lunes, 20 de enero de 2014

Scientists Discover Synthetic Self-Propelled Swimming Bio-Bots (Video)

A veterinarian checks semen collected from stud bulls at a semen collection center in Preska, central Slovenia, April 19, 2010. (Photo : REUTERS )

Thanks to engineers from the University of Illinois, they've come up with a new line of miniature 'swimming bio-bots' that are the first class of synthetic structures to travel through viscous biological fluids on their own.


Background information from the study notes that that these bio-hybrid machines that have been modeled after flagella carry the ability to swim like sperm.

"Micro-organisms have a whole world that we only glimpse through the microscope," said lead investigator Taher Saif, a mechanical science and engineering professor at the university in a press release. "This is the first time that an engineered system has reached this underworld."

Engineers used a flexible polymer to first begin building the bio-bots. Soon after, they cultured heart cells near the junction of the bio-bots' head and tail to complete the project. These aquatic bio-bots could provide future versions of machines to detect certain chemicals that may be potentially easier to navigate than current ones used. In fact, researchers hope that this technology could one day be used to deliver drugs that could help with better performance during invasive surgeries.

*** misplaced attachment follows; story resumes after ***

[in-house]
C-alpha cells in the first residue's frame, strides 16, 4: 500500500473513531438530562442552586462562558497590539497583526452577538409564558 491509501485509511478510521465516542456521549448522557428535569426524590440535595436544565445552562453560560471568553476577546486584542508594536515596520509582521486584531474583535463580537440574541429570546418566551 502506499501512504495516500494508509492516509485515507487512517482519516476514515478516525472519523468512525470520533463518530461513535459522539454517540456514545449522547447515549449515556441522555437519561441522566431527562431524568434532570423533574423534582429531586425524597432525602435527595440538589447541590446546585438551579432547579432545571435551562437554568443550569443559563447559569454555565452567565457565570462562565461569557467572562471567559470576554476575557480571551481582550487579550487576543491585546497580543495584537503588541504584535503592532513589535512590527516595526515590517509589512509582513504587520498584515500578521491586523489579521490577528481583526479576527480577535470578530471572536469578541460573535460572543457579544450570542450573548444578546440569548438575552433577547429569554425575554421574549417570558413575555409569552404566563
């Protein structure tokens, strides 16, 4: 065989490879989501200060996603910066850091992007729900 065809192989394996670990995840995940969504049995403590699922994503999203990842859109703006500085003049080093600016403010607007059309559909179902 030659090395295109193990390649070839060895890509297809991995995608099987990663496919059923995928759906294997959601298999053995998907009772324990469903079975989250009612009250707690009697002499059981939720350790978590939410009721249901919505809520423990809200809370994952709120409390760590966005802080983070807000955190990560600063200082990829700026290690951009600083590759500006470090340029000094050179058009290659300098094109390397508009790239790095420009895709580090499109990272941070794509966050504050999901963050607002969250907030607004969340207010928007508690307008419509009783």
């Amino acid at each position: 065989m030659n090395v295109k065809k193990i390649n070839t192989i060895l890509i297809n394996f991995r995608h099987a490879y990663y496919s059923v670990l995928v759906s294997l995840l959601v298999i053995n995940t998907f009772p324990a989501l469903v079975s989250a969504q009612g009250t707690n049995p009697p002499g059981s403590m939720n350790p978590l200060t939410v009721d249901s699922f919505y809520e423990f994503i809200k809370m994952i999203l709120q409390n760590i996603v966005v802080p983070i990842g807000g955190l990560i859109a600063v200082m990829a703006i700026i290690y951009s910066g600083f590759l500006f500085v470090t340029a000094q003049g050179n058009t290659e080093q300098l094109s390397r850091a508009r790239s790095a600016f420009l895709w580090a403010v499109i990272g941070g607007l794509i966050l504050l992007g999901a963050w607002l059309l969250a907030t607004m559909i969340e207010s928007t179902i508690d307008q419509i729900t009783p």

"The most intriguing aspect of this work is that it demonstrates the capability to use computational modeling in conjunction with biological design to optimize performance, or design entirely different types of swimming bio-bots," said EBICS director Roger Kamm, a professor of biological and mechanical engineering at the Massachusetts Institute of Technology (MIT), via RedOrbit. "This opens the field up to a tremendous diversity of possibilities. Truly an exciting advance."

More information regarding the study can can be found via the journal Nature Communications.

Want to see the bio-bots in action? Check out this video, courtesy of YouTube.


ORIGINAL: Science World Report
Kathleen Leesk.lees@scienceworldreport.com
Jan 20, 2014 

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